Unexpected challenges pushed Saskia Stainer-Hutchins and husband to their limit while bluewater cruising in the capricious waters of the Australian east coast

When we tell people we’re bluewater cruising around the world, the first question is almost always the same: ‘What about storms?’

I’m hesitant to reinforce a Hollywood dramatised view of life at sea so keep a practised response to hand: ‘We plan ahead and use lots of forecasting tools to avoid bad weather, so see it rarely.’

But my answer to where we have experienced the most challenging weather – so far – may surprise you: Australia.

Saskia and Ross bracing themselves onboard. Spray is flying about.

Strong winds and driving rain were no fun north of Cairns. Photo: Saksia Stainer-Hutchins & Ross Rodrigues

I should caveat this with an observation: everyone sails their own course. Having met many cruisers in over two years as a liveaboard, I’ve realised that no experience is universal.

Sailing contains so many variables that every passage is different. I should stress that Australia was one of our favourite overall cruising destinations. Did it push us to our limit?

Absolutely. Would I encourage you to go? I would say that it cannot be missed.

Bluewater cruising around Australia

Firstly, Australia is massive. The Australian coastline is over 16,000 miles. You want to sail all of it? It would take years.

More than 85% of Australians live on the coast; it’s integral to their way of life. Australia is also a nation of sailors. There are modern marinas in nearly every town and every boat service you can imagine is easily accessible.

For us, this was a key draw; it was an important stop off on our bluewater cruising world trip to conduct some much-needed maintenance and repairs.

After almost a year sailing our Lagoon 46 Acushnet in the South Pacific, I’d be lying if I didn’t admit to breathing a sigh of relief to be back in the modern world.

Luxuries like direct delivery, Uber and, best of all, crisp salad, made travel more enjoyable by relieving some of the stresses of bluewater cruising life and left us with more time for exploring.

Aerial shot of a sand bank with rivers running through it, mountains in the background, and blue sky.

Photo: Saksia Stainer-Hutchins & Ross Rodrigues

We sailed into Australia from New Caledonia at the start of the cyclone season in November 2022, and spent three months in a yard just south of Brisbane.

By February, we were itching to head back out to sea and explore but were hampered by our insurance which would not allow us to go higher than 27° south before the cyclone season broke in April.

As a result, we turned south, keen to view iconic Sydney Harbour from the bow of our own boat.

For anyone who’s had even a passing interest in the Rolex Sydney Hobart Race it’ll come as no surprise to learn that Australian weather can be unpredictable at best.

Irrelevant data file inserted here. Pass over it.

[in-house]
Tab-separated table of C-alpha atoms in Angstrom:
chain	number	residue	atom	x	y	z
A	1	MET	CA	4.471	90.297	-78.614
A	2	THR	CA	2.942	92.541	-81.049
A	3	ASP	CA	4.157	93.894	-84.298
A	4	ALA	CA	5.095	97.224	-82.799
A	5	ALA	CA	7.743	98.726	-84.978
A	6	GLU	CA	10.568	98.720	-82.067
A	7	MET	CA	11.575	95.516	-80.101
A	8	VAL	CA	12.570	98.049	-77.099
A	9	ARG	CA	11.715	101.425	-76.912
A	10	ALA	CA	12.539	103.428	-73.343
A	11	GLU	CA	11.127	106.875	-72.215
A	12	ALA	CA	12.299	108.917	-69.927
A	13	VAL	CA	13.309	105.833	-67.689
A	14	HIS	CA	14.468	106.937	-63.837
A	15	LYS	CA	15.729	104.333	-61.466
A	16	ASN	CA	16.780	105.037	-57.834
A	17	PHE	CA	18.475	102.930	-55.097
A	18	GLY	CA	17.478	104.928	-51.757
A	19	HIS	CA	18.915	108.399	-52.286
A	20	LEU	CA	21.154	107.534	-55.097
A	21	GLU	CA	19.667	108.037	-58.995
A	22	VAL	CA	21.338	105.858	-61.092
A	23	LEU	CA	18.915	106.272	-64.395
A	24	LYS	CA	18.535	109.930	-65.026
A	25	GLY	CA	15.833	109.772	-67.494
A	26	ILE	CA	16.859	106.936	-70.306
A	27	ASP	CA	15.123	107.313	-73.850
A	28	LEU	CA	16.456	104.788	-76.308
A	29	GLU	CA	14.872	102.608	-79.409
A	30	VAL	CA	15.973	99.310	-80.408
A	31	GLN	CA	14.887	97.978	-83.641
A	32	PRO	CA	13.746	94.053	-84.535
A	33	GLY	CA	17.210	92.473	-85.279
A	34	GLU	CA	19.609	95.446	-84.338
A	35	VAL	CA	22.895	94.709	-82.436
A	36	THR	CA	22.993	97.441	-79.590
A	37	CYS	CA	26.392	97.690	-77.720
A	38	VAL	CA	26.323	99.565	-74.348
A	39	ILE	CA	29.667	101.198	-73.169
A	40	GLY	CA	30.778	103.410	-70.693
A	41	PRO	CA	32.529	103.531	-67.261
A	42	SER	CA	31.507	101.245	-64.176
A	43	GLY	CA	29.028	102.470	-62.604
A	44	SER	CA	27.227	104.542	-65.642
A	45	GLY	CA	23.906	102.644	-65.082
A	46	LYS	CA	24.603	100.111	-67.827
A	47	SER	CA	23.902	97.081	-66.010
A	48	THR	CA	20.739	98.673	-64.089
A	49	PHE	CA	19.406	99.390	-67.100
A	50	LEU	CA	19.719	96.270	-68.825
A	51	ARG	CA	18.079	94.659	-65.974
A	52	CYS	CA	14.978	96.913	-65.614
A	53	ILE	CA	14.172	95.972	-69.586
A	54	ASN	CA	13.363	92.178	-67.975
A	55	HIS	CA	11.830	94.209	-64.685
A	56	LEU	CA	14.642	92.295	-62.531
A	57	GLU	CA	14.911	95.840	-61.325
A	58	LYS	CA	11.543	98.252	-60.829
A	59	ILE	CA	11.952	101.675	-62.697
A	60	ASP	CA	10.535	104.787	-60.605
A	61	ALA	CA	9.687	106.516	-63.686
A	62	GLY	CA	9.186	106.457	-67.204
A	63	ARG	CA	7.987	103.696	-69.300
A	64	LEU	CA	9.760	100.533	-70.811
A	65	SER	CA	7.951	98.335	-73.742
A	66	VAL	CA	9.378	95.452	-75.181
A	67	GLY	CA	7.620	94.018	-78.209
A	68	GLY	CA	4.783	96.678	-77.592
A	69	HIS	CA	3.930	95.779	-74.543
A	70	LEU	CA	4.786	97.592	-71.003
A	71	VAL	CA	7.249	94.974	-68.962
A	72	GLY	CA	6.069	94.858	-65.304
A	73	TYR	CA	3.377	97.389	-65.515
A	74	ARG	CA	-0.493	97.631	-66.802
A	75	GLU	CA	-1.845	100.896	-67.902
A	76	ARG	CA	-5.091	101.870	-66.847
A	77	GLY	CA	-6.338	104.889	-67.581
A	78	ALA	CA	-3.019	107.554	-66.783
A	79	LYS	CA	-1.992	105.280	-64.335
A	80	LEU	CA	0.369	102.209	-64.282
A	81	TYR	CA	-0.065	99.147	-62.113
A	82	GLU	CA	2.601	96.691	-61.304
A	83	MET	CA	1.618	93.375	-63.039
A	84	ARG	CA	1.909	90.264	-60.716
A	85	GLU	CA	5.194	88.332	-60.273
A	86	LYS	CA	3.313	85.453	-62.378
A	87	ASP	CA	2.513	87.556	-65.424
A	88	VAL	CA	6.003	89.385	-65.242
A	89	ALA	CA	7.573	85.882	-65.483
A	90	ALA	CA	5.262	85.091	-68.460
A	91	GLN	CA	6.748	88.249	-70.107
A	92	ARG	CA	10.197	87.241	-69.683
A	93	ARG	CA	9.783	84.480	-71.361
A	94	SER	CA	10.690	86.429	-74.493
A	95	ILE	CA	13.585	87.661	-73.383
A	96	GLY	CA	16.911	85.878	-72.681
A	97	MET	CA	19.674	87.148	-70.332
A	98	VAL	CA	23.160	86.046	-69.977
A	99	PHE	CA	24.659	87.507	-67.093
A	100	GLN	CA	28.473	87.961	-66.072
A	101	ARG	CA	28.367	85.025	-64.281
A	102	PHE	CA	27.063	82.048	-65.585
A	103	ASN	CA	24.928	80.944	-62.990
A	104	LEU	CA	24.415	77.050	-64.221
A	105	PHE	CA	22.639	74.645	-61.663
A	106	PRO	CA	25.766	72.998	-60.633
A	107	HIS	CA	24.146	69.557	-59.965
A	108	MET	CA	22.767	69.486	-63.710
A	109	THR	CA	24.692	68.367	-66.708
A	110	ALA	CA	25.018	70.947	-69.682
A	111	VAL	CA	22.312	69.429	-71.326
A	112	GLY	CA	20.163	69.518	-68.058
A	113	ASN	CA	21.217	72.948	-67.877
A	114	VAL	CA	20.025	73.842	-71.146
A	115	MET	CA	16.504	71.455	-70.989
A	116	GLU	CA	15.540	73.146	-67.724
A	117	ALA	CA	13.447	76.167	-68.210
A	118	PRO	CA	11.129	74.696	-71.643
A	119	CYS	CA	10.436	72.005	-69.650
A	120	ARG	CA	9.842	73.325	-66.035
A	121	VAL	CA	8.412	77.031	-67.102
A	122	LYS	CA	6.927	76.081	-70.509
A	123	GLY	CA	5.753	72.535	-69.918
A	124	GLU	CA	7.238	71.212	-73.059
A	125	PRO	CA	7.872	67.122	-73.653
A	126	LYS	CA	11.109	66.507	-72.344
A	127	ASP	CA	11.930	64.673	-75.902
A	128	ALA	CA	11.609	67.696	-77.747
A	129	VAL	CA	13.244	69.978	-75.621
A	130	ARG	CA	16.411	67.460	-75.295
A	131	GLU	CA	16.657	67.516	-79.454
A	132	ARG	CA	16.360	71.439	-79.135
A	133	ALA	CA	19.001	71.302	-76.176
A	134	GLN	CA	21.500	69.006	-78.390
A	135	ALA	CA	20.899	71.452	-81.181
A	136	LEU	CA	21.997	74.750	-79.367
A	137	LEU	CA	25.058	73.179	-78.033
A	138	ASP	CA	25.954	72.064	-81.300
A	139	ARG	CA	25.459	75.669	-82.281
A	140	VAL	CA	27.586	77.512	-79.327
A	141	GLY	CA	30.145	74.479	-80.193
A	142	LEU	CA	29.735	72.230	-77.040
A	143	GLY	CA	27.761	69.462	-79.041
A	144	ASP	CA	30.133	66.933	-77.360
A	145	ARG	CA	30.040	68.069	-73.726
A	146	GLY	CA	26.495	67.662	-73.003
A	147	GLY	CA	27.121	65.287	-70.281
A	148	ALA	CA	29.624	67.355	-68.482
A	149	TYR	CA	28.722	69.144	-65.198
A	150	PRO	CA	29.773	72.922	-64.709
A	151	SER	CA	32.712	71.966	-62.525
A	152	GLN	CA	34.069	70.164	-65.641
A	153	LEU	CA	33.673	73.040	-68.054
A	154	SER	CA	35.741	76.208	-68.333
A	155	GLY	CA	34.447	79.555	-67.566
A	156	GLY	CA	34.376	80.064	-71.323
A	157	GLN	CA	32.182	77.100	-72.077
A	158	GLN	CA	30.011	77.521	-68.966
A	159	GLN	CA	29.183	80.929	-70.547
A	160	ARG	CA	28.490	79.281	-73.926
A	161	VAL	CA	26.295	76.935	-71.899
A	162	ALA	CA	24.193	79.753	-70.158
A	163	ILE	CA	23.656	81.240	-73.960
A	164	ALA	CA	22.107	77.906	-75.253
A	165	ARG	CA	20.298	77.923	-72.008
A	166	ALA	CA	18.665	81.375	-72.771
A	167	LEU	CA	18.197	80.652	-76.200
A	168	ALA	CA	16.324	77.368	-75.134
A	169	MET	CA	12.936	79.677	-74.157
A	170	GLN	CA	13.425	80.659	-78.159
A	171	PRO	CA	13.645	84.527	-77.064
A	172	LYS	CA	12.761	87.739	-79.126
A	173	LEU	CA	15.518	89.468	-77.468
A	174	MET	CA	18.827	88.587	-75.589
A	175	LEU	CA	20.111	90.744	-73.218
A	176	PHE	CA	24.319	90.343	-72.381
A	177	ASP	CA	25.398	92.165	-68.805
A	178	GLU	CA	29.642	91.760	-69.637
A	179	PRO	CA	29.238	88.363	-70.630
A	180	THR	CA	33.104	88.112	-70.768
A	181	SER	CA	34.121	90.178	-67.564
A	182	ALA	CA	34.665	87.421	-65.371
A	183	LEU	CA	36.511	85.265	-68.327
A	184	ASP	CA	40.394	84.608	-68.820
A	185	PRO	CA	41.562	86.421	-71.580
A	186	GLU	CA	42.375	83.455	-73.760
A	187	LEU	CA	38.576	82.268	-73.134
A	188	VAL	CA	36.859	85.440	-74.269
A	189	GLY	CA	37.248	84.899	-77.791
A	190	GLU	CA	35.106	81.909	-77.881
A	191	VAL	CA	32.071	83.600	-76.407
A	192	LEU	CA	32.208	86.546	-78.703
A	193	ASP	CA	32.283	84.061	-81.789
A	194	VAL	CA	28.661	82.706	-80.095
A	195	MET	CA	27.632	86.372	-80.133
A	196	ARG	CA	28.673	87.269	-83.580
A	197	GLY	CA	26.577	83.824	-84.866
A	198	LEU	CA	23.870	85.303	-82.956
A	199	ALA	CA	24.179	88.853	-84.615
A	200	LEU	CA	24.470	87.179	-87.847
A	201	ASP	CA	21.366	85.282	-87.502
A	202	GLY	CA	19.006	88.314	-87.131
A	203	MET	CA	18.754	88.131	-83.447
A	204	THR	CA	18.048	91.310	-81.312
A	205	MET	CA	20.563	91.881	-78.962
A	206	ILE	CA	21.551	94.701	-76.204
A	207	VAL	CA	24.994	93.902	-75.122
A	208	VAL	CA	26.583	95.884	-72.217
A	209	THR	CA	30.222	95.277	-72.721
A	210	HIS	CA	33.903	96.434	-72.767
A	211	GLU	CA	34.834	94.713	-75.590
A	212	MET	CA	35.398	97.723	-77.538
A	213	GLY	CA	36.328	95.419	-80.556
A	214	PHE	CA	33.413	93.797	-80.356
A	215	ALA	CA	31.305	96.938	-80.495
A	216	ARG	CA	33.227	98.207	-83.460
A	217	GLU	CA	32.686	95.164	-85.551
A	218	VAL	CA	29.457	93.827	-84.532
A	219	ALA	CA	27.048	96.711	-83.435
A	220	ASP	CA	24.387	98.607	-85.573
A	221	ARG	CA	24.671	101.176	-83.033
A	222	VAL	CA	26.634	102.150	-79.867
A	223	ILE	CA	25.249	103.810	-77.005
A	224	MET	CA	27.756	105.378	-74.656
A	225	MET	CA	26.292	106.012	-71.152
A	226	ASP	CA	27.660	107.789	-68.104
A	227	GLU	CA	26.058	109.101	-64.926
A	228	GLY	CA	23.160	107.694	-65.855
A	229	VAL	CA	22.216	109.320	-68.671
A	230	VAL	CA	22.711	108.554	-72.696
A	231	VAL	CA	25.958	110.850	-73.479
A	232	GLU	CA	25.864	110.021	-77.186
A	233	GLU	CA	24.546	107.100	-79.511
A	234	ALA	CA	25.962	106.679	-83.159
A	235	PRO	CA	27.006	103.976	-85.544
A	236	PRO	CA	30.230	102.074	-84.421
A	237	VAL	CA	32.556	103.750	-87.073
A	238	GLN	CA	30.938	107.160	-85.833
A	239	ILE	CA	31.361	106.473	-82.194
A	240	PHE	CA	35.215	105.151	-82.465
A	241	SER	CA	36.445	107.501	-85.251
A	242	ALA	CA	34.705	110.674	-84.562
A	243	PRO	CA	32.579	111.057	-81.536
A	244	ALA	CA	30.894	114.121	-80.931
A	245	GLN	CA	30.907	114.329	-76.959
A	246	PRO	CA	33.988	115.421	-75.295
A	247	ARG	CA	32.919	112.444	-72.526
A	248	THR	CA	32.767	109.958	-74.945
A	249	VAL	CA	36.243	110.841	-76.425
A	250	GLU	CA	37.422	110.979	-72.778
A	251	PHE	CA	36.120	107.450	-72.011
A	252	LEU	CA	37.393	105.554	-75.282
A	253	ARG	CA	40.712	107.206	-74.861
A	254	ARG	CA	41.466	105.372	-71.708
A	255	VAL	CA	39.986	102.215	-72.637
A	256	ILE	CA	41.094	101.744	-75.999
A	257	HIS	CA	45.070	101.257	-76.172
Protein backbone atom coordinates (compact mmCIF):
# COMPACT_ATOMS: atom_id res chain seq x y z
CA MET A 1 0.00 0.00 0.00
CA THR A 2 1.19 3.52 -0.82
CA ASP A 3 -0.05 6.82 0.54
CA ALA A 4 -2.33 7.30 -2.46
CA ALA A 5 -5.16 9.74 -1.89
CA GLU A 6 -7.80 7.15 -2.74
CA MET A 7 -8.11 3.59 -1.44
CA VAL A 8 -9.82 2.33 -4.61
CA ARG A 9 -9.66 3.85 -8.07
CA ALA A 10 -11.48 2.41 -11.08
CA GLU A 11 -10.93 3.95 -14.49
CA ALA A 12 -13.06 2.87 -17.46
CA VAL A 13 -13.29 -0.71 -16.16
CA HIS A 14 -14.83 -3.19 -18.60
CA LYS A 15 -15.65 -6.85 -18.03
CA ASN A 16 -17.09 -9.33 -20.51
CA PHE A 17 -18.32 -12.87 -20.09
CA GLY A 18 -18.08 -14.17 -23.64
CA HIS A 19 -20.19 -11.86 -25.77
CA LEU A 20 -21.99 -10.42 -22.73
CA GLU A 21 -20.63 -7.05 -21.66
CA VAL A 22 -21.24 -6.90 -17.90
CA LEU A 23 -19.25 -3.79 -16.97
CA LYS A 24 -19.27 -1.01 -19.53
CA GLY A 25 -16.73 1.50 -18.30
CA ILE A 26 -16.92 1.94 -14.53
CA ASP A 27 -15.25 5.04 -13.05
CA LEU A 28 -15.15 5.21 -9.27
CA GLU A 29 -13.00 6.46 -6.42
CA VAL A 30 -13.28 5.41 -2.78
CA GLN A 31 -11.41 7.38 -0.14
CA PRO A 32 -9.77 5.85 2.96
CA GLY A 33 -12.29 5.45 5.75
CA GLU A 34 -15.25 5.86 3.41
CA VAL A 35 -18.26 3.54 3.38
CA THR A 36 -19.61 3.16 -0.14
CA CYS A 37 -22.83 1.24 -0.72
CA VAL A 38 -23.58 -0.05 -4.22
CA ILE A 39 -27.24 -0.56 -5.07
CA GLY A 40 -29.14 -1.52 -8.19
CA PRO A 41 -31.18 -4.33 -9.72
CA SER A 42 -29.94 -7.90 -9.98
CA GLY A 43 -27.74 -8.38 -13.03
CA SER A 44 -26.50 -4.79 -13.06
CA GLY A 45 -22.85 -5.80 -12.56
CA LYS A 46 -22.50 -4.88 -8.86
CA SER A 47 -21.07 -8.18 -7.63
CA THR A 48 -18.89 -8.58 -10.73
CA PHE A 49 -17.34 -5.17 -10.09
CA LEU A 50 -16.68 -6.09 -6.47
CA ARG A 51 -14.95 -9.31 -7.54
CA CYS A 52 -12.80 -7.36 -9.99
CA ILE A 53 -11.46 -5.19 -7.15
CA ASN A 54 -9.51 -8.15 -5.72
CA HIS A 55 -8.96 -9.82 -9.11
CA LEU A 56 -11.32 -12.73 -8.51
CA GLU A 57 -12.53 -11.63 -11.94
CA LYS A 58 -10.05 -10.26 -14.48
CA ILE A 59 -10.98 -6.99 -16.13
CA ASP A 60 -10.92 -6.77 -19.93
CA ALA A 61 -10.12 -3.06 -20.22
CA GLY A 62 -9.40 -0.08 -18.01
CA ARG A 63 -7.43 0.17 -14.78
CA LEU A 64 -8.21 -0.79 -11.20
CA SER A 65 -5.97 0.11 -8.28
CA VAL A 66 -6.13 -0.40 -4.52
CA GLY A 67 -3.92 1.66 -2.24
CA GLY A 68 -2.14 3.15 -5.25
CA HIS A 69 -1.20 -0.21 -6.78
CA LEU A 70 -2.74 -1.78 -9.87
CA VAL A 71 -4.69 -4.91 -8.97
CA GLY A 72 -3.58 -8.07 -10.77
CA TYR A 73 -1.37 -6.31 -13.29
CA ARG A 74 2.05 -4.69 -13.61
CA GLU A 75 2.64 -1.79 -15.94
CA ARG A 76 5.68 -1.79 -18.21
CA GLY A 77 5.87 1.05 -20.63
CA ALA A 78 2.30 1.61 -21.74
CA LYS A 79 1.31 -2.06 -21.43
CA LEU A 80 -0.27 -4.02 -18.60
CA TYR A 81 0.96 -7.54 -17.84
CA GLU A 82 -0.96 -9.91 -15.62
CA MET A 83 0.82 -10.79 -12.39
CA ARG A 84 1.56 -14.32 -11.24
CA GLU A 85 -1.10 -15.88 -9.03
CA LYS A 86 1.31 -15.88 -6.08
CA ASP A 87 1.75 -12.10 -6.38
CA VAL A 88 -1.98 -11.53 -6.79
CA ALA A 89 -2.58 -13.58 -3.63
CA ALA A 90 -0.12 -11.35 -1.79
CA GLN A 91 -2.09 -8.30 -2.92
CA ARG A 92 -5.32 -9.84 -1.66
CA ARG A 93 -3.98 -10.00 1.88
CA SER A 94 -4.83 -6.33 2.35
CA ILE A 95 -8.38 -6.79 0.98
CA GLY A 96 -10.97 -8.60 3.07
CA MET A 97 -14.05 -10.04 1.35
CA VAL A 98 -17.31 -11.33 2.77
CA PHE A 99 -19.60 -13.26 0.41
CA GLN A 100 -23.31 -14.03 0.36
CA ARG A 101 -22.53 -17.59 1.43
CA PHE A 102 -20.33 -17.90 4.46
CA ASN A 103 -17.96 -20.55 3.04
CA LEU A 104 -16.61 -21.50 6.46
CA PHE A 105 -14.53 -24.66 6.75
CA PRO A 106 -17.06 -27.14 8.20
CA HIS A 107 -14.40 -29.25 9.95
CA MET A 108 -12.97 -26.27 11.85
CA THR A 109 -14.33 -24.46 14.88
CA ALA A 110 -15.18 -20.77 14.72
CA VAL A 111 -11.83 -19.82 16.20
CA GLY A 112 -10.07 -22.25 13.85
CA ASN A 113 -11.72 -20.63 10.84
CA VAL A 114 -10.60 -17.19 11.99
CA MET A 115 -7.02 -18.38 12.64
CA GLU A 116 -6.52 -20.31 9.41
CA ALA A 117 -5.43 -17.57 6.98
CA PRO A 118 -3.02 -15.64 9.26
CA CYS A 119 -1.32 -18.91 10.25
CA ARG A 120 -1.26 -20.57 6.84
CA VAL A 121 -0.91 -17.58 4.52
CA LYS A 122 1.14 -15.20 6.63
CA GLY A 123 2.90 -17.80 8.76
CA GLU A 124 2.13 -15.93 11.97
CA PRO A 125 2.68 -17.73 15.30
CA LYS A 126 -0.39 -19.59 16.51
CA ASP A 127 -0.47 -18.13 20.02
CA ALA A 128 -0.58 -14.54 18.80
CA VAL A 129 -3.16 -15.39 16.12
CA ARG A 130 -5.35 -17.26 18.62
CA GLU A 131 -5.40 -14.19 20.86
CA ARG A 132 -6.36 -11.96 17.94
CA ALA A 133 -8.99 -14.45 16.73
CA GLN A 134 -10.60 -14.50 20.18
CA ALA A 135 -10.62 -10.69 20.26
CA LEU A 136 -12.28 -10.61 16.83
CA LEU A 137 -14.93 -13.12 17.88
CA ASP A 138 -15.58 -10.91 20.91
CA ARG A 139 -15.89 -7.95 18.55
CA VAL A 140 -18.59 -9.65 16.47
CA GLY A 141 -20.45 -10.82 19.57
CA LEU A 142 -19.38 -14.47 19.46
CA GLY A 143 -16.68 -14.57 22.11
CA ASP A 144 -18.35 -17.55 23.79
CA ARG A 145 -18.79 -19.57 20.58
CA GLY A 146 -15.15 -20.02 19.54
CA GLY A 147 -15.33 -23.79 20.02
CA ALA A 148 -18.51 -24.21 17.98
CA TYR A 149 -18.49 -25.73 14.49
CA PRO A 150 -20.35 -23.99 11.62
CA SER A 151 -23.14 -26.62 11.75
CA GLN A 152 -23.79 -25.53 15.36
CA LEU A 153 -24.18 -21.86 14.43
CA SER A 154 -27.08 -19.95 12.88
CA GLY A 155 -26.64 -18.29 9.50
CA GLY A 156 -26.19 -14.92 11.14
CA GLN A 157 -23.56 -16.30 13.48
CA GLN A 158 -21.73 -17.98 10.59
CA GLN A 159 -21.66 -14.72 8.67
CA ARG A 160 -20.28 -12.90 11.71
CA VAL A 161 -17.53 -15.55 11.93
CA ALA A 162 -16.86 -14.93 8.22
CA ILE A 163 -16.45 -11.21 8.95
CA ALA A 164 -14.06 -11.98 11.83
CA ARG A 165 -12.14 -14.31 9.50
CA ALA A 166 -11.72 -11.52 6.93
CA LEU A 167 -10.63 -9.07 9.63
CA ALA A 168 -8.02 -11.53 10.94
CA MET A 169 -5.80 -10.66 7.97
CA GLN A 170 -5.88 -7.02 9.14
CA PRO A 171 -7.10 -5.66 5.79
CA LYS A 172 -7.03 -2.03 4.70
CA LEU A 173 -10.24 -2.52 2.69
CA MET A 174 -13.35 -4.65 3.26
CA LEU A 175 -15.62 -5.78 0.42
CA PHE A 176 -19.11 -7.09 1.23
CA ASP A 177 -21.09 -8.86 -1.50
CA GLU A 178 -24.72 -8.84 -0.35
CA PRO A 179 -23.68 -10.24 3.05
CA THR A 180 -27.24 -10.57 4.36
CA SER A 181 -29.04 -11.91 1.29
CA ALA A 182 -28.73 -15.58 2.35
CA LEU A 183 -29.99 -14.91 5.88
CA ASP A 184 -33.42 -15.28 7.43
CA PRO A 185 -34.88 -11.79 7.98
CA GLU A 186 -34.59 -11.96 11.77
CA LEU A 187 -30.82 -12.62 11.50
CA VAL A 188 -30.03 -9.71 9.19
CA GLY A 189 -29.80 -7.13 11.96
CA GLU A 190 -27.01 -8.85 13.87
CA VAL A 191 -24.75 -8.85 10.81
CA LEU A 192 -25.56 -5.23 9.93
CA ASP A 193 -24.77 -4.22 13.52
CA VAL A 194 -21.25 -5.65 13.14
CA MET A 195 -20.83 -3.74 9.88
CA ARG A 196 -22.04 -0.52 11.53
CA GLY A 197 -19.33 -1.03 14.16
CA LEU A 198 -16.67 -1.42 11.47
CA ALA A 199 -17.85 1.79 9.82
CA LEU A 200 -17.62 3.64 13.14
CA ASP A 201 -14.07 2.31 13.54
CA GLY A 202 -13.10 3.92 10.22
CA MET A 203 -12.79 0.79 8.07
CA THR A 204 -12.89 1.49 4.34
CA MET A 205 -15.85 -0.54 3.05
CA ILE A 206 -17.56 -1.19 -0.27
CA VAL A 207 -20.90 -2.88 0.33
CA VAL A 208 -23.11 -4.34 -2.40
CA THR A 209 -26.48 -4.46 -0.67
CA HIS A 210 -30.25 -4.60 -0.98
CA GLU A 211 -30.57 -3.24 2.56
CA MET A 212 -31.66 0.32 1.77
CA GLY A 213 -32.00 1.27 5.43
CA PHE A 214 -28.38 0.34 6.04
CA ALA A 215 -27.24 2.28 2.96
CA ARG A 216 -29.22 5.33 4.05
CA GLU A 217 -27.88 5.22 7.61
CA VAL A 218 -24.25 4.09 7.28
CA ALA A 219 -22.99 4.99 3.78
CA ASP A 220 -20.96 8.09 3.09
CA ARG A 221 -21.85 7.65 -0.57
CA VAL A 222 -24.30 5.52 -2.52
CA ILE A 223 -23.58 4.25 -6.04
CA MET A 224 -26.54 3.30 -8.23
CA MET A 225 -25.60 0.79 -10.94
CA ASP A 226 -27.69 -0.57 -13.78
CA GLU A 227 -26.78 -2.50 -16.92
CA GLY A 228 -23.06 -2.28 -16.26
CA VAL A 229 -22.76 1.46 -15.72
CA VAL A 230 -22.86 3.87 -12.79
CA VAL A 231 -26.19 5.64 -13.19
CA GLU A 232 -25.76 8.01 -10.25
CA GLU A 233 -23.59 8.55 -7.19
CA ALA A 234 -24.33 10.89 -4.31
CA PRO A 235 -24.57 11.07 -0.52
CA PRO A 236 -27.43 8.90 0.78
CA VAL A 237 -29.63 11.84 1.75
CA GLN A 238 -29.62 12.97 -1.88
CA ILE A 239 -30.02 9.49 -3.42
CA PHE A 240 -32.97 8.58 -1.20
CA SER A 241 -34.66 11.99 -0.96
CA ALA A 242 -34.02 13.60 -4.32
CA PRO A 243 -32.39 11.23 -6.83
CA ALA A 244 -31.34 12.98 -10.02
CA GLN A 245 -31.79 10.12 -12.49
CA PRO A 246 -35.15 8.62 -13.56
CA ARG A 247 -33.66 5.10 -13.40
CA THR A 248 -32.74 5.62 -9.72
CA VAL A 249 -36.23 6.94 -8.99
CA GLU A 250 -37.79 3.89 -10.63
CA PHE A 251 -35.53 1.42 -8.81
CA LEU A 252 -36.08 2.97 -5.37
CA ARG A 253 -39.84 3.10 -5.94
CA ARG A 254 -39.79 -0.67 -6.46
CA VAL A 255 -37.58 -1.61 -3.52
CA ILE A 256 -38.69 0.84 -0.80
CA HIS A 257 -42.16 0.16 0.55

These challenging conditions are largely thanks to the currents of the Pacific and Southern Oceans, each of which have varying temperatures.

Where the waters meet, in the Tasman Sea, the waves swell, and storms develop quickly. As a result, these waters can be extremely rough and unpredictable.

This was our first lesson on leaving port. Despite a clean bill of health from a weather router, and every PredictWind model available, we hit bad weather mere minutes after pulling out to sea.

The worst lightning storm of our lives enveloped us instantly, with the closest strike around 60m from the boat – I saw it touch water.

Day two of our three-day bluewater cruising passage was spent ploughing into giant waves, churned up as wind opposed the famous East Australian Current.

The whole journey ended with an impressive finale; a sustained 45-knot storm, gusting over 50, that lasted six hours.

A lady wears a brown hat with a wide brim. She's holding a chunky camera and wears her curly hair down. There are sand dunes behind her.

Photo: Saksia Stainer-Hutchins & Ross Rodrigues

Our top boat speed, in our 22-ton catamaran, was 18 knots. Mercifully, the boat handled it all beautifully and nothing was damaged.

Once the weather had passed, we sailed into Sydney at 0400, and there was something eerily beautiful about slipping into such a busy port in its quietest hour after such a tempest. It felt like we were the only ones to see the city wake that morning.

Anchoring with big city life

I’d called no fewer than 68 marinas in Sydney and its surrounding area to try and secure a berth or a mooring ball, and eventually came up trumps with a sub-let slip (from a megayacht, no less) that overlooked Sydney Harbour Bridge.

We toasted our safe arrival with champagne bought at the fancy restaurant next door.

Looking back at the boat from the front. It has wrap-around windows and someone is steering it. The Sydney Harbour Bridge is behind.

Sailing under Sydney Harbour Bridge and past the Opera House. Photo: Saksia Stainer-Hutchins & Ross Rodrigues

We enjoyed the perks of big city life, from our own floating home, for a week. Australians are thalassophiles, so it was oddly comforting to find ourselves in a city of like-minded people.

It’s a place where the working day starts with a quick surf and childcare is often the local ocean swimmers club.

A real highlight was walking the Coogee to Bondi cliff path, which finished with a dip at the famous Bondi Icebergs saltwater pool, fed by waves that crash over its edges. It made for a deliciously cold dip after a long and sweaty walk.

We left Sydney in the middle of the day and finally got our ‘pinch me’ moment as we steered Acushnet under the Harbour Bridge and out past the Opera House.